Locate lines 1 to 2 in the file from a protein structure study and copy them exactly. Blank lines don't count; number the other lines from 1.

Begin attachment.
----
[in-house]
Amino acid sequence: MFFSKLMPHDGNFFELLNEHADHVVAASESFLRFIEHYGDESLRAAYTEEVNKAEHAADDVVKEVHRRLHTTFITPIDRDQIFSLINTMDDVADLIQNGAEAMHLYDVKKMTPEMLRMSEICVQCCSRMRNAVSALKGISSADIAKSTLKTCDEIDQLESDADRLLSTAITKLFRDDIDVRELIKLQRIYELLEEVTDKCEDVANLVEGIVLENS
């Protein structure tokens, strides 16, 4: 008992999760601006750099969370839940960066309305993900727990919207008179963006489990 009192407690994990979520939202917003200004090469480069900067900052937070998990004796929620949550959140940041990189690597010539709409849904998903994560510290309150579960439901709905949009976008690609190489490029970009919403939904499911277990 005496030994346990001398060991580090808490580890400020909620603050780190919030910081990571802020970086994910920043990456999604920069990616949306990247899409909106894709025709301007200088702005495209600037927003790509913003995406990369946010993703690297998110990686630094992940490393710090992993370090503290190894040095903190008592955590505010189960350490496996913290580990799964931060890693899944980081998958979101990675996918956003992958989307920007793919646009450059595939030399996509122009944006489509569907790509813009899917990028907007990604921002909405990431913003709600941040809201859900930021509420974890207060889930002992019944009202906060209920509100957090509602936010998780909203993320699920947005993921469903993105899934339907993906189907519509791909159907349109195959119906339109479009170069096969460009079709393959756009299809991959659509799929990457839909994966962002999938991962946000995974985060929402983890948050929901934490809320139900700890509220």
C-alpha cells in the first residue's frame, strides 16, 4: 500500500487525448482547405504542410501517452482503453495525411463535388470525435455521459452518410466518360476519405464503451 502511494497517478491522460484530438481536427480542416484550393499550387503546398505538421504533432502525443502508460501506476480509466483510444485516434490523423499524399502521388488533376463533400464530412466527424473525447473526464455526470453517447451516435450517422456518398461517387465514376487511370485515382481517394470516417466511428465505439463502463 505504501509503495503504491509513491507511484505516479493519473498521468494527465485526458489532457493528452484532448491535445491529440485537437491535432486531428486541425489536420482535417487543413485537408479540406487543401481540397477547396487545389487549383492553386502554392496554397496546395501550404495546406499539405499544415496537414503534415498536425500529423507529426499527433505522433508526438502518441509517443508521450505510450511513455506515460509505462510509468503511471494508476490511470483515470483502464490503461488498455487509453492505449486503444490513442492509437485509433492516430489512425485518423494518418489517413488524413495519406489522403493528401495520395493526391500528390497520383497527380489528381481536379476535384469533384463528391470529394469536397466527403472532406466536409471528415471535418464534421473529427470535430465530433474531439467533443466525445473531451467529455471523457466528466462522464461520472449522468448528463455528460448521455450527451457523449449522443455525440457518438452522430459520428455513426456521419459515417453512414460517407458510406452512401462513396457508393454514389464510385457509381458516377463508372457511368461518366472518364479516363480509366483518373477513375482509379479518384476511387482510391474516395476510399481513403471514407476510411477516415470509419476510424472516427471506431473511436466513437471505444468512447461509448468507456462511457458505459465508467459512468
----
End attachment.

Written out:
[in-house]
Amino acid sequence: MFFSKLMPHDGNFFELLNEHADHVVAASESFLRFIEHYGDESLRAAYTEEVNKAEHAADDVVKEVHRRLHTTFITPIDRDQIFSLINTMDDVADLIQNGAEAMHLYDVKKMTPEMLRMSEICVQCCSRMRNAVSALKGISSADIAKSTLKTCDEIDQLESDADRLLSTAITKLFRDDIDVRELIKLQRIYELLEEVTDKCEDVANLVEGIVLENS